Ex-BSP exec kin in Legacy ‘harassment’
Celso de los Angeles of Legacy identified the person as Efren Reyes, brother of former BSP deputy governor Alberto Reyes.
De los Angeles told the Senate committees on trade and commerce, and banks, financial institutions and currencies on Monday that the Legacy group failed to pay its plan holders and investors because the company had been subjected to “regulatory harassment” and “persecution.”
“What went wrong Mr. De los Angeles? Bakit hindi kayo nakatupad sa pangako [Why did you fail to fulfill your promise]?” asked Senator Francis Escudero, chairman of the banks committee.
De los Angeles blamed “regulatory harassment and persecution, irresponsible media reporting, and extortion” for Legacy’s failure to deliver its commitments to their clients.
“First, we have been subjected to regulatory harassment and persecution. Number two, we’re subjected to adverse and irresponsible media reporting. Number three, there were extortion groups that bribed and attempted to get money from us na nahuli naman ng mga authorities [whom the authorities arrested] after an entrapment operation,” De los Angeles said.
De los Angeles said Reyes would borrow from his banks but when he would ask for payment, the BSP would suddenly send a special audit for his company.
“Early on, uutang po yung isang kamag-anak sa akin, sa bangko ko po. Pag singilin ko ho, papasok po yung special audit sa amin. Sabay-sabay po kaming ini-especial audit [a relative will borrow from me, my bank. When I ask for payment, a special audit team will be sent to us. We would all be subjected to special audit],” he said.
“And then another occasion, uutang na naman. Pag singilin ko naman ho, i-special audit ho ako [he would borrow again. When I ask him to pay, another special audit would be performed],” he said.
Asked by Senator Francis “Chiz” Escudero, chairman of the committee on banks, to identify these people, De los Angeles said, “Ang pangalan po nung relative, nung kapatid [The name of the relative, the sibling] of the examination department of BSP at that time, is Efren Reyes, kapatid po ni [the brother of] former deputy governor Alberto Reyes.”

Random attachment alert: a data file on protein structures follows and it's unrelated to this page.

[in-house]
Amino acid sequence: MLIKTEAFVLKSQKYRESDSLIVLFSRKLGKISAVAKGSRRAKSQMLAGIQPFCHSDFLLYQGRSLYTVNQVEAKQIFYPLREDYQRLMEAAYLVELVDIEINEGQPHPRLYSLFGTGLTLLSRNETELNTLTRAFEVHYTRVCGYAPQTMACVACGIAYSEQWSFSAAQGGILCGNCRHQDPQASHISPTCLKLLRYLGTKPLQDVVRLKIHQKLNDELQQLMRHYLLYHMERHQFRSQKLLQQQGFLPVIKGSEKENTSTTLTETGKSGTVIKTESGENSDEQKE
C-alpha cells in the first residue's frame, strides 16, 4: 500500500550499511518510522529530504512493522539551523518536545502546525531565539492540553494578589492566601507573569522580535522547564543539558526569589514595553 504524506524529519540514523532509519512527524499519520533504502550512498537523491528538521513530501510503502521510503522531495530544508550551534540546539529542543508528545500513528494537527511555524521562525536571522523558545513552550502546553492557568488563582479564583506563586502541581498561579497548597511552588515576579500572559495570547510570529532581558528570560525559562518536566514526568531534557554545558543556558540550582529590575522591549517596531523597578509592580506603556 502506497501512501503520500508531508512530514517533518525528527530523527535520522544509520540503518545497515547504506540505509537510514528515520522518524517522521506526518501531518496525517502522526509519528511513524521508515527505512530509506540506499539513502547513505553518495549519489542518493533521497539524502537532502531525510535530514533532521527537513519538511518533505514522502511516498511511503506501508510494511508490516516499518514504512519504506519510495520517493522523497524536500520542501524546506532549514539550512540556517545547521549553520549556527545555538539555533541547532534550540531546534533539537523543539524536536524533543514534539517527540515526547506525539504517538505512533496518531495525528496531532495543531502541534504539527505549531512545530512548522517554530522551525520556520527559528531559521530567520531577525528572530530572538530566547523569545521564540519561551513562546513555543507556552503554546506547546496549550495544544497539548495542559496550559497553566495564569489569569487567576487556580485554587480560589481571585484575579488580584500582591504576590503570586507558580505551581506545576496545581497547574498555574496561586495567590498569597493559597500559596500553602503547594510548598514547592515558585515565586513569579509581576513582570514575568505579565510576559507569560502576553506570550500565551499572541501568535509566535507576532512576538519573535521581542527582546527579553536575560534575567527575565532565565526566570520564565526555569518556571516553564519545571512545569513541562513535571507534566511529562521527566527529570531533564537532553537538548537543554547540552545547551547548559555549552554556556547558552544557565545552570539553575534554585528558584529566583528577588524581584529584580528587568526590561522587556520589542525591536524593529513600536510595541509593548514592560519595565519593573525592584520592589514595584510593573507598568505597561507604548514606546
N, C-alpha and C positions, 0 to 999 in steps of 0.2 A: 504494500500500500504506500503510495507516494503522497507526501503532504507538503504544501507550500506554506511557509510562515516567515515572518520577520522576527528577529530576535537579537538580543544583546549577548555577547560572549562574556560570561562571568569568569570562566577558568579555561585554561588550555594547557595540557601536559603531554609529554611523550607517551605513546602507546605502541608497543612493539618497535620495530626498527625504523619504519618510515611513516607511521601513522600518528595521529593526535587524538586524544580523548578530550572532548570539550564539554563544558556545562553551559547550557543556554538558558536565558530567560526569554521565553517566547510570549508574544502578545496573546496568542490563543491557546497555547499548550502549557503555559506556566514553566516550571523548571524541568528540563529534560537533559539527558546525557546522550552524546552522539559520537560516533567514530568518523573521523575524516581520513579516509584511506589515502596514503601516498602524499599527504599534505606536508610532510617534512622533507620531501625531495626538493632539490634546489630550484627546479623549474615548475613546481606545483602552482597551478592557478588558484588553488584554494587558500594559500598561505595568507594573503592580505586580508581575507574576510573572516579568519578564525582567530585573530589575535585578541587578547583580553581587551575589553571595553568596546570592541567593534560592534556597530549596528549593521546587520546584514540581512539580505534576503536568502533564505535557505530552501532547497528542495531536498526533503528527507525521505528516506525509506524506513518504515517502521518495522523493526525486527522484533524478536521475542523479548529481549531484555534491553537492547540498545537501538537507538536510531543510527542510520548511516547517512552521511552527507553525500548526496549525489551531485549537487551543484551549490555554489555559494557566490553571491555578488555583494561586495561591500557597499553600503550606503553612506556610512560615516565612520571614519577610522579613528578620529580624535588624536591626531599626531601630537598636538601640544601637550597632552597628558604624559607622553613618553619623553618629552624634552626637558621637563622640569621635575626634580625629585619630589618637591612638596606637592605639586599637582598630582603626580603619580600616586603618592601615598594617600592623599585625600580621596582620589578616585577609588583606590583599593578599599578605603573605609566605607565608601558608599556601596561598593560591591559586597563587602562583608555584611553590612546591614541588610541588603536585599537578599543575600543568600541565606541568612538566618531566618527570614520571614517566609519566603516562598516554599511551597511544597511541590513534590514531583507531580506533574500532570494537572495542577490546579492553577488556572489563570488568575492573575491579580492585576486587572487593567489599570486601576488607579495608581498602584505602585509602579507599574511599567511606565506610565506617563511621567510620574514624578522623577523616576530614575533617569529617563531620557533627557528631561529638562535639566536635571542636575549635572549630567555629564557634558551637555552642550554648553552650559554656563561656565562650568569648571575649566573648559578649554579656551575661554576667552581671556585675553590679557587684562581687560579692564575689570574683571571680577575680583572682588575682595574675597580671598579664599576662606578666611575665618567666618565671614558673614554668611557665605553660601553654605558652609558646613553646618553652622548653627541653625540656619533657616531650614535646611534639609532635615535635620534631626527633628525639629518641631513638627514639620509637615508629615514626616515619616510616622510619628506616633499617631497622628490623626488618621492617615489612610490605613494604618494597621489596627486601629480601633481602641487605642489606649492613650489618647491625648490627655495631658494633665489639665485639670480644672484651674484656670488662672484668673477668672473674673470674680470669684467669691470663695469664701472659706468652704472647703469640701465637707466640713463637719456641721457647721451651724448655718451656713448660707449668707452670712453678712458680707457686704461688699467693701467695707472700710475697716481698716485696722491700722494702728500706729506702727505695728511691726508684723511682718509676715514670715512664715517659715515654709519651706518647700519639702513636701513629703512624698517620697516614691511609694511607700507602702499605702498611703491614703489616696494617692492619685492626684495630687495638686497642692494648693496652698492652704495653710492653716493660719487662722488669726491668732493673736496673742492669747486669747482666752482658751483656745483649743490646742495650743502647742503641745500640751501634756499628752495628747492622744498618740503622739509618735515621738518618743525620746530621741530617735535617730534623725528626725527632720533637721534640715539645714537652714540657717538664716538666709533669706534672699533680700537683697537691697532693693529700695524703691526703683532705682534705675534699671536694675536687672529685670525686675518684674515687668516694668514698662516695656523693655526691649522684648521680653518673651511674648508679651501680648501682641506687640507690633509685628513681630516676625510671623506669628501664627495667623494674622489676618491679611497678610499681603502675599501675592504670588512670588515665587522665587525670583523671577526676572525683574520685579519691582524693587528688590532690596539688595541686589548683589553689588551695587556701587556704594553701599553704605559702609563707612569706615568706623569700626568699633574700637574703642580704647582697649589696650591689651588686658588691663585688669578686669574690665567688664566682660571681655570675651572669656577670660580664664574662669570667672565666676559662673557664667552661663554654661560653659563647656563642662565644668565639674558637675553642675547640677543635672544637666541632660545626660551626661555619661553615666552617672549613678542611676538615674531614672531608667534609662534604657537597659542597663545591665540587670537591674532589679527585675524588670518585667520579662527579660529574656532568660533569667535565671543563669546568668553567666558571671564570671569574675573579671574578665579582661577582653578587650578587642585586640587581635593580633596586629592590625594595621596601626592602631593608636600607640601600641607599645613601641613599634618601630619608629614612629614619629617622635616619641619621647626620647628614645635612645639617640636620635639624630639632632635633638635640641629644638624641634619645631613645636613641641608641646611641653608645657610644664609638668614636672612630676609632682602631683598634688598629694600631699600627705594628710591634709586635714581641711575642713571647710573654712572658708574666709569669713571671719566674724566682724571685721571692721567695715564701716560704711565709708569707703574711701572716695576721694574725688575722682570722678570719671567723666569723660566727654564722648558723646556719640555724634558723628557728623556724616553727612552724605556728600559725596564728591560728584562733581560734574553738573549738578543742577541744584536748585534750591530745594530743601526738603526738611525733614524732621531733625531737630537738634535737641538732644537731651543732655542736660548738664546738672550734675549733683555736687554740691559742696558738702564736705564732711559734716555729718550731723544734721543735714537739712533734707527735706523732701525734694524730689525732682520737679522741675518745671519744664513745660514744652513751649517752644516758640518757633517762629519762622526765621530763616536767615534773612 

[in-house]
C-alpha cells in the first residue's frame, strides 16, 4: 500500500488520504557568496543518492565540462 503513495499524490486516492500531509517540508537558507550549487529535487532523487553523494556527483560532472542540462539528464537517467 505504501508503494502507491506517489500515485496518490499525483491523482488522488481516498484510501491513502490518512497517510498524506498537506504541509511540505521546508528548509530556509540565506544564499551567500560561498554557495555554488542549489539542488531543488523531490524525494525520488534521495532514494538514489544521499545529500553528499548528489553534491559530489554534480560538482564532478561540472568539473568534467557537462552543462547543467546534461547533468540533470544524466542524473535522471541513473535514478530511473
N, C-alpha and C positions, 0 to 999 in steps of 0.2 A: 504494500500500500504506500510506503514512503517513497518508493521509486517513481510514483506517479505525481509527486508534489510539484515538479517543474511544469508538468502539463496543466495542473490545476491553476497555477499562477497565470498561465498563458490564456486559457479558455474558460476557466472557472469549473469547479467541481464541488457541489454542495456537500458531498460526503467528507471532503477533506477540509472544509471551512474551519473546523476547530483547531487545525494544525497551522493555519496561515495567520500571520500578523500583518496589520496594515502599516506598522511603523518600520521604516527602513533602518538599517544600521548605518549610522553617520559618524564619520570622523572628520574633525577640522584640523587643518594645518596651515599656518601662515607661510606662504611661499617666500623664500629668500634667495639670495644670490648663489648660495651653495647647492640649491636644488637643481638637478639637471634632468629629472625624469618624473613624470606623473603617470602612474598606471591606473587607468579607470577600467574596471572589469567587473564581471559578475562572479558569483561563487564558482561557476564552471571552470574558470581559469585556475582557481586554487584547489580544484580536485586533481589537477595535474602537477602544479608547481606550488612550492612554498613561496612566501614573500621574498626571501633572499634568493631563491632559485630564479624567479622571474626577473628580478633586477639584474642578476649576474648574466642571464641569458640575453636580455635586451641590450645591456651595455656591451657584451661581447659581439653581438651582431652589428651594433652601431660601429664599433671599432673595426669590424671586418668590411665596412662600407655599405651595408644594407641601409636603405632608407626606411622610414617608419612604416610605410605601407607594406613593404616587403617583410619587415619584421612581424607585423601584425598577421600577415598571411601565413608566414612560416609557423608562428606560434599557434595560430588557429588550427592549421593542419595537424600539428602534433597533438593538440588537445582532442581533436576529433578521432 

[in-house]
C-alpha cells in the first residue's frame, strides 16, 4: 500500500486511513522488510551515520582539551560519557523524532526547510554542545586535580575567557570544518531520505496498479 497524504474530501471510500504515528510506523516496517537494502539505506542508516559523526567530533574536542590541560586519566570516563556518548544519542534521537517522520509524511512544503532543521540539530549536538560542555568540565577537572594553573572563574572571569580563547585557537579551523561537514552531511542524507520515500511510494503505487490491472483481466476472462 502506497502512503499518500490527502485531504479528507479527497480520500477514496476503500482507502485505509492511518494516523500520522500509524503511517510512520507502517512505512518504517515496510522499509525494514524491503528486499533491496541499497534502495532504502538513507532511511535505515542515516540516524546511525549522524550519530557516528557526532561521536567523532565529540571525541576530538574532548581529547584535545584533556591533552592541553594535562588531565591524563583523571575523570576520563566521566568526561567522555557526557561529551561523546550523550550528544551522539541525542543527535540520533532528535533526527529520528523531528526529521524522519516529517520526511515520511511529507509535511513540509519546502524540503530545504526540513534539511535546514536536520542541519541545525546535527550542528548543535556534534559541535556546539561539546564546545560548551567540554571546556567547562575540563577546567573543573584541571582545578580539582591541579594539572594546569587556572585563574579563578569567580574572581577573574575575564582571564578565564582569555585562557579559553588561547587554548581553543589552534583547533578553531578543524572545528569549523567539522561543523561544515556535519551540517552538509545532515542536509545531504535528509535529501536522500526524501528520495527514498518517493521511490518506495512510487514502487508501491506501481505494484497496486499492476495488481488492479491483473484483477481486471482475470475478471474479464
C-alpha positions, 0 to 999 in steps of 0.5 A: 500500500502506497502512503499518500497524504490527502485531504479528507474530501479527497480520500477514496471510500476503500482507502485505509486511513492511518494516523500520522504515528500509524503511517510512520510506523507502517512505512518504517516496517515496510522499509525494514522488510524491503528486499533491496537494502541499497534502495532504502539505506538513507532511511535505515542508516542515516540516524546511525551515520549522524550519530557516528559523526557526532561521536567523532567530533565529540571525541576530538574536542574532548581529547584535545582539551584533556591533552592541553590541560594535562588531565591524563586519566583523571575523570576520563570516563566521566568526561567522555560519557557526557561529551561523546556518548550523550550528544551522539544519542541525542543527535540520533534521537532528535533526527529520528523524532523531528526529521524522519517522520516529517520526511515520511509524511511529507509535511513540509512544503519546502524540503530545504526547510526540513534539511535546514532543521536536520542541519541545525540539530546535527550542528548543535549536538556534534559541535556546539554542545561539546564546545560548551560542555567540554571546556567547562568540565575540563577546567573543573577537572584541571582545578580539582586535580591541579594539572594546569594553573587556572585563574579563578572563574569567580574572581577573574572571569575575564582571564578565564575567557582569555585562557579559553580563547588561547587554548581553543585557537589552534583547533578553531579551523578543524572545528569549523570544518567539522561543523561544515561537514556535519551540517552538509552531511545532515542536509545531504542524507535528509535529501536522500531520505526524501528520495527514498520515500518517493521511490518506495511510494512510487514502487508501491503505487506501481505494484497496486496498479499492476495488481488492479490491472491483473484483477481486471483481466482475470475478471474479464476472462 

Alberto Reyes retired three years ago.
Delos Angeles said that in 2000, Efren Reyes got a loan from his banks, which ballooned to P1.4 million in 2003.
“Hindi ho nabayaran [He was not able to pay]. Finally in July 2003, we sent a demand letter. The loan [had] ballooned to P1.4 million. And in August of the same year, we were served with authorization for special audit for all our banks,” he said.
In September of the same year, De los Angeles said Efren Reyes also offered to become his “consultant” supposedly to solve all his problems in the BSP.
“I received an offer from the same person to act as my consultant to solve all my problems in BSP, for an acceptance fee of P500,000,” De los Angeles said.
In October 2003, De los Angeles said Efren Reyes borrowed another P1 million from one of his banks.
Earlier in the hearing, Senate President Juan Ponce Enrile and Senator Manuel “Mar” Roxas II grilled Securities and Exchange Commission (SEC) Chairman Fe Barin for allegedly failing to protect the interests of the people by allowing unstable pre-need companies to prey on them.
“My goodness, when there’s already a danger, why did you not stop these predators from continuing their businesses in order to protect the interest of the people?” Enrile asked.
“Evidently, the way we see it here in Congress, there’s a failure of regulation, a failure of governance in protecting the general public in all these financial democrats…” he said.
Roxas also expressed his disappointment over the SEC’s failure to arrest the problem.
On Roxas’ questioning, Barin told the committees that they were only informed last December 8 or 9 that Legacy had applied for voluntary dissolution.
The Legacy group owns the Legacy Consolidated Plans Inc., Scholarship Plan Philippines Inc. and All Asia Plans Corp.
Barin admitted later in the inquiry that the SEC might have had shortcomings, citing a lack of manpower, an answer that did not sit well with Enrile and Roxas.
“You don’t need an army to do that. My goodness!” said Enrile. “That is your commitment as a bureaucrat, not to protect the interest of these predators.”
Barin countered that the Commission was not protecting the interest of these companies, saying she would leave it up to the senators to judge if they had been negligent or inefficient.
“I’m really saddened by your response dahil naghuhugas po kayo ng kamay [you are washing your hands off]. Nag-iiwas po kayo ng responsibilidad [You are reneging on your responsibility],’ Roxas said.
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